Choosing words are very important in the medical field. The right words can mean the difference between accurate evaluation and management (E/M) coding or being accused of submitting false claims.
The words left behind in the medical record form the basis on which an auditor decides if the doctor provided appropriate care, or submitted an accurate claim, or committed the crime of submitting false claims. The auditor must examine the medical record documentation to recreate the intensity of the service.
Words convey meaning. What happens when the writer’s meaning is at odds with the reader’s interpretation? At best it results in confusion, at worst, potential allegations of wrongful code selection.

Trap #1 (Non-Contributory):
Most payer auditors disallow a history element or review of systems that is described as “non-contributory.” The rationale is that there is not sufficient information provided to adequately understand which questions the patient was asked regarding his/her history and/or review of systems. Physicians commonly tell us that they “meant” that the patient’s response was negative; therefore, they did not direct the evaluation in a specific direction.
Trick #1:
If the patient responded in the negative, document “family history is negative for (whatever you asked about,)” or that, “the review of systems is negatively related to (state the systems asked about.)”

Trap #2 (Referring Physician):
Using referring physician when intending to communicate that a specific physician has requested a consultation service. “Referring” implies (to some) that the care of the patient is being relinquished to another physician.
Trick #2
Say that Dr. X requested a consultation to evaluate whatever the condition for which you are being consulted.

Trap #3 (Missing Words):
Thinking that severity is “obvious” and neglecting to use adjectives to describe a severe exacerbation, progression, or side effect of treatment related to a chronic illness being treated. These descriptors support medical necessity for higher levels of services than the same chronic illness that is stable or mildly progressing, a mild exacerbation or a mild side effect of treatment.
Trick #3
State the obvious. Use language that leaves no doubt about the severity of a condition for which service is being provided. Words such as “severe,” “crisis,” “at high risk,” “deteriorating” etc., convey information clearly and are not likely to be misinterpreted.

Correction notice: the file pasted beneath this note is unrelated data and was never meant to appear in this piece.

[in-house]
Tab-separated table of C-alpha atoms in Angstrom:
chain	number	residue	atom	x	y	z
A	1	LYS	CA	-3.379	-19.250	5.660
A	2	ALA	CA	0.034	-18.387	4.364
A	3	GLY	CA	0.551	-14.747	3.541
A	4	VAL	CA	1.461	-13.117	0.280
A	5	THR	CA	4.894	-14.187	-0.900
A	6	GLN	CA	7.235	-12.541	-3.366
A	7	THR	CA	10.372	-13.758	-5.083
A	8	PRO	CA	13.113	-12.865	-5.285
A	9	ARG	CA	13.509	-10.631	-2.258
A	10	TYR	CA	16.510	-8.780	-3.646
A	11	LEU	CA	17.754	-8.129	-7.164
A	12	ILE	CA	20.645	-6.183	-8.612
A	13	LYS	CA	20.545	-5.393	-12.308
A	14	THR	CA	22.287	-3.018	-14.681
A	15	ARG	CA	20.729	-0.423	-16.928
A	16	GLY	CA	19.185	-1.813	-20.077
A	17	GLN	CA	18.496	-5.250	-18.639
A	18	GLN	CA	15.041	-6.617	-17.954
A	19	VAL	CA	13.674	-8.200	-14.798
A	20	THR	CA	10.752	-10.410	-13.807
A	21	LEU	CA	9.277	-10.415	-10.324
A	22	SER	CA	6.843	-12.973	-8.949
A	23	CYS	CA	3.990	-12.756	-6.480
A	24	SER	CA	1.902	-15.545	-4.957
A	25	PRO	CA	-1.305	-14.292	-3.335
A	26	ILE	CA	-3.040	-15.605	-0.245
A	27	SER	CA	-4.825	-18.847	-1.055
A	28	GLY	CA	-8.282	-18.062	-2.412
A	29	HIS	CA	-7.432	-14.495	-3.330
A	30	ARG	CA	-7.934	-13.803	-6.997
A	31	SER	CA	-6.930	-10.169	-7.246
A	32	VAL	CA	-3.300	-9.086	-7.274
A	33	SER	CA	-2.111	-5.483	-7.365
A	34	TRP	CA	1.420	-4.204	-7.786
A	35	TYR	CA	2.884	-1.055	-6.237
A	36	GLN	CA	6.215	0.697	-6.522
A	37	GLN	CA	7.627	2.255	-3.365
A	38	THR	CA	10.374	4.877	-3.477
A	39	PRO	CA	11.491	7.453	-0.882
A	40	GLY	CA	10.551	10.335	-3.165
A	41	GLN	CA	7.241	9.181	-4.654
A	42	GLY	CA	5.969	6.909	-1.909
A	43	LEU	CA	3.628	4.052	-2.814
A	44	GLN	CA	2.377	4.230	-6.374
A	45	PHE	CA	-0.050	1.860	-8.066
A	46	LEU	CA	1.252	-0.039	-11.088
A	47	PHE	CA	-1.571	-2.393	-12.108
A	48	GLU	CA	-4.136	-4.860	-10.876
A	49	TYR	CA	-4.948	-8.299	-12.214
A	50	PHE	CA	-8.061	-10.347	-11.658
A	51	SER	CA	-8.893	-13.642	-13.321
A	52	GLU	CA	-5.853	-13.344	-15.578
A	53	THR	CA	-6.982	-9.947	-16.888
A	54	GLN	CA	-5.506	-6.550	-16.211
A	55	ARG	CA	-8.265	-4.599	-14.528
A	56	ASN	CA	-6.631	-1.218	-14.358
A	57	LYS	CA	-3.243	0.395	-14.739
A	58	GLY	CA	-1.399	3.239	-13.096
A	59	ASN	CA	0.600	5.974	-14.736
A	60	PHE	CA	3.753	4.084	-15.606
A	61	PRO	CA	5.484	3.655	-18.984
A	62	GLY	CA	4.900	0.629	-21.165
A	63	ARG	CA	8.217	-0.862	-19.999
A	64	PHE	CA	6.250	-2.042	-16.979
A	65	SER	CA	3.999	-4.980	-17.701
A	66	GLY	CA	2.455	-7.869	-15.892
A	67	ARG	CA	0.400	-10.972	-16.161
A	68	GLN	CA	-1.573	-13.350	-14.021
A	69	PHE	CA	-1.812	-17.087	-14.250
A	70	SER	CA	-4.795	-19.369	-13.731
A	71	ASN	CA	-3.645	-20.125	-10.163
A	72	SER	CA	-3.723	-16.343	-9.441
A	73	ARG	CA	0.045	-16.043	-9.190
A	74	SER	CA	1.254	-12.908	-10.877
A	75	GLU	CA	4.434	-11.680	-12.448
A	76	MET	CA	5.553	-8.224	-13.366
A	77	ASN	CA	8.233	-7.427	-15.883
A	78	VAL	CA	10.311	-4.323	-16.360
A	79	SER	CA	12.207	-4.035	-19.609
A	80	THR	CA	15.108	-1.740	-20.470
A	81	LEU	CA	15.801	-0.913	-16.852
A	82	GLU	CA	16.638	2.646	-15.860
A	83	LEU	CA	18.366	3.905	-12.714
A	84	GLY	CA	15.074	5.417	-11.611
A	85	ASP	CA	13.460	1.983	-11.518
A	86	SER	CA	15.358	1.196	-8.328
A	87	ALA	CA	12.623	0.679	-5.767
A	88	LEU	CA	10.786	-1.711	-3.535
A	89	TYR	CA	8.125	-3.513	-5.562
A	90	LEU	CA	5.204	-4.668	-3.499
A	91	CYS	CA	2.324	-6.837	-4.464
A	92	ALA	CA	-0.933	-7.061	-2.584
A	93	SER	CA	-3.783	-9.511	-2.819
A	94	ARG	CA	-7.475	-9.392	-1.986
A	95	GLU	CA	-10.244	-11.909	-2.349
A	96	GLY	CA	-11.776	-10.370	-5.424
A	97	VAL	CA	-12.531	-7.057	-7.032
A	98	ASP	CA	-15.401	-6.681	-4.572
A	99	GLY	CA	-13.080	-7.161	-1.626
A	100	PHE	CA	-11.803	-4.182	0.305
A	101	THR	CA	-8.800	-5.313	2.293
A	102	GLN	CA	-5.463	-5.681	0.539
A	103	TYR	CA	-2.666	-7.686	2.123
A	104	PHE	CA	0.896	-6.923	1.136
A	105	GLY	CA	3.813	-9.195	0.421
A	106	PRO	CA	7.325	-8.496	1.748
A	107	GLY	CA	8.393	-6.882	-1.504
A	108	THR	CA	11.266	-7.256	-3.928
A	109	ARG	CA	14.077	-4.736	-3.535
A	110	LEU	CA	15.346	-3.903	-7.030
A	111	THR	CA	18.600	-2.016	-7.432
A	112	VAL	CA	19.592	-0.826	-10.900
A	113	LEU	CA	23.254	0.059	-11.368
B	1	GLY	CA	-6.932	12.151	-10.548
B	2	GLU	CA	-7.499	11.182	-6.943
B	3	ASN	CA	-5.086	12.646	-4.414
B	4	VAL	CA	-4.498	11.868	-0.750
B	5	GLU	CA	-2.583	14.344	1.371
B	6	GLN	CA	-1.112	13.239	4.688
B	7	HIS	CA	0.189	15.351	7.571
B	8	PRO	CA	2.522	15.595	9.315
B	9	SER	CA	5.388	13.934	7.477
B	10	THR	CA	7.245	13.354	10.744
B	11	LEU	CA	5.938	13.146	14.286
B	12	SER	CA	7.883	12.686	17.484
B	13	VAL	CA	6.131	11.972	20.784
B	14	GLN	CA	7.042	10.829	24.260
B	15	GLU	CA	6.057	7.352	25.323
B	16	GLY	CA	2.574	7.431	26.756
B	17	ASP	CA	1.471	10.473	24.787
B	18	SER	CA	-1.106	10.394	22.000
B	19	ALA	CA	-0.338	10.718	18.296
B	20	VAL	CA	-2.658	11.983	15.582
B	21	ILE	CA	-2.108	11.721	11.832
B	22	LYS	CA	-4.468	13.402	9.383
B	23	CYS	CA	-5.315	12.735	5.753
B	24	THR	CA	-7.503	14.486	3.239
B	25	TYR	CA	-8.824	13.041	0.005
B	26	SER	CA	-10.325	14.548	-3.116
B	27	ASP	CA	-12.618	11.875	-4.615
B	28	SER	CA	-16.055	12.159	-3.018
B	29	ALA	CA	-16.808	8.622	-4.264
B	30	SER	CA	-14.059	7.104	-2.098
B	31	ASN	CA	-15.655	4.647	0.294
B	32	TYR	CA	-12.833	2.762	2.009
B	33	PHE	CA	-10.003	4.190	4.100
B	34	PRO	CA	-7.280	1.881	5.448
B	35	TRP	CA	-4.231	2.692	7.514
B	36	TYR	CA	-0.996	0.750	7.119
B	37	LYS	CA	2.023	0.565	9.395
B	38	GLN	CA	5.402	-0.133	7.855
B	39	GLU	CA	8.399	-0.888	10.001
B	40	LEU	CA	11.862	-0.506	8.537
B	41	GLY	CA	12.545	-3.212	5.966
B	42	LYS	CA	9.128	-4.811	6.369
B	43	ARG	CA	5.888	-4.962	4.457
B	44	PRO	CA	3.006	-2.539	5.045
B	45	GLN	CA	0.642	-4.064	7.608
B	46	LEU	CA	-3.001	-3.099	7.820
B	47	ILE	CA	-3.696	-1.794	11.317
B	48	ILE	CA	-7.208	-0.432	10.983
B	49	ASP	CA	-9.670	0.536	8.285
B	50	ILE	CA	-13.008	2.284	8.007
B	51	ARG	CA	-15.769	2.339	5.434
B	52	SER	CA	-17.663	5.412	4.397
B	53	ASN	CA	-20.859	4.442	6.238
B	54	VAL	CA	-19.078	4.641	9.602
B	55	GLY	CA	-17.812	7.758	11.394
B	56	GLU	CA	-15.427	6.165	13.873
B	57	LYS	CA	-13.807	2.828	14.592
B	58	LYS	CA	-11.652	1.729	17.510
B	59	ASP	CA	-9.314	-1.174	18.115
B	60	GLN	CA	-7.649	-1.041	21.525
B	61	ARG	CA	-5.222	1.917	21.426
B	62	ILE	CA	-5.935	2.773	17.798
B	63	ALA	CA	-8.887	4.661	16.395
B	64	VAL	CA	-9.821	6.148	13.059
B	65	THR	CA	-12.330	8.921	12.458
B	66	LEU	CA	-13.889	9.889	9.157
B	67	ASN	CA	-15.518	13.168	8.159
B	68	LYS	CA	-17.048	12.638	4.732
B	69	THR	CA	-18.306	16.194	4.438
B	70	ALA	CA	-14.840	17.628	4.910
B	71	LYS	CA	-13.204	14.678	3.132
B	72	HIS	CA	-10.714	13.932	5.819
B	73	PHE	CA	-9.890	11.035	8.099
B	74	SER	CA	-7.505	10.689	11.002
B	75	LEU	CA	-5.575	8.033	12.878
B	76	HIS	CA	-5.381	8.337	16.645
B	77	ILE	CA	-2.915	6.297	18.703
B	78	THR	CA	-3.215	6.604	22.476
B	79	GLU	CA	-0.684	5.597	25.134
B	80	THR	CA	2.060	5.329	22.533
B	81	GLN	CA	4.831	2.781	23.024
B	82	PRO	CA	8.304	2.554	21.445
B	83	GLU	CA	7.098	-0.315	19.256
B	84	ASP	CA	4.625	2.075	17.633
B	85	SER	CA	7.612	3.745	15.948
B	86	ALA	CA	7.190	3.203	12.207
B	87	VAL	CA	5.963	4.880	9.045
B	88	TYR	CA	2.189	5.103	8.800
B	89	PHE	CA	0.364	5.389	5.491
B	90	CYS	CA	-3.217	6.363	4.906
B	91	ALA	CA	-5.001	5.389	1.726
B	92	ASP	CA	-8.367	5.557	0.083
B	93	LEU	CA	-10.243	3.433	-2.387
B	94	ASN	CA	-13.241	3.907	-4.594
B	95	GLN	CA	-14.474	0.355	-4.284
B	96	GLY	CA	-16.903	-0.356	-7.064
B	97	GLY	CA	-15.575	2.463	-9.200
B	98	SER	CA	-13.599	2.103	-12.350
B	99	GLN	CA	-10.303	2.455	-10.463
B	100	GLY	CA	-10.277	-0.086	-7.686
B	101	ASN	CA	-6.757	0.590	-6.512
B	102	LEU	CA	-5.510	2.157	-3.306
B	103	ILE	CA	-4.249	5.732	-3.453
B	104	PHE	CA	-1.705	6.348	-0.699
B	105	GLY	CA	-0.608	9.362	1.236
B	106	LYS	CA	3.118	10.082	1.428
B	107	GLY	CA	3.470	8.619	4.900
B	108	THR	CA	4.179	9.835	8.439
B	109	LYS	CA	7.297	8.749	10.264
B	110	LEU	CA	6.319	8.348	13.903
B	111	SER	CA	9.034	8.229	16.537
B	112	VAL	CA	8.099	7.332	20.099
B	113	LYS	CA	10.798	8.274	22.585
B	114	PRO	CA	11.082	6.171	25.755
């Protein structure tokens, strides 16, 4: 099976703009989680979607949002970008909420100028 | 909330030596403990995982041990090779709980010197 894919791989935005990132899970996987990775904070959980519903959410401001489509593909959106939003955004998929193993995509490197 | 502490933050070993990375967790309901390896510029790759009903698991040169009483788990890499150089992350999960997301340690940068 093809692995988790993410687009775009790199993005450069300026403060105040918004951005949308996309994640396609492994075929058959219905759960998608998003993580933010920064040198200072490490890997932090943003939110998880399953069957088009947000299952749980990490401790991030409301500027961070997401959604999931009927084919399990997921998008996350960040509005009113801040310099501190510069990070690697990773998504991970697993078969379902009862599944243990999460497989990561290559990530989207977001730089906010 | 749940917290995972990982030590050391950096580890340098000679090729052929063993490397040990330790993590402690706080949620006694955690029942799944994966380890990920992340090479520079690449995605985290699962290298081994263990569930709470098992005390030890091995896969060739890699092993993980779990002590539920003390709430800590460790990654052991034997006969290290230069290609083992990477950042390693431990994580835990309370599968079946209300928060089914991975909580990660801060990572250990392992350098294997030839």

Trap #4 (Clinical Information):
Relying on clinical values and findings to communicate the severity of illness and complexity of care. Medical record auditors rely on adjectives for this information and are mostly not permitted to interpret clinical values.
Trick#4:
Use words that describe what the clinical data communicates to you. For each established diagnosis, specify if the patient’s condition is stable, improved, worsening, etc.

Trap#5 (Chief Complaint):
Chief complaint: f/u. This common abbreviation for follow-up does not describe to the auditor what condition(s) is being followed up on.
Trick#5:
State follow-up for, and insert the condition(s), including both those that are receiving active care and any comorbidities that affect the physician’s thought processes in providing that care.

Perhaps the biggest trap of all is thinking that only words drive the code. While it’s important to completely record the work done, doing it for the “sake of a code,” may not stand up to audit scrutiny.

Use the right word to accurately describe the patient’s visit (avoiding those known to cause confusion). When the words you choose are precise and include sufficient detail to paint a word picture of the visit, the auditor can reconstruct the episode of care to validate code selection(s).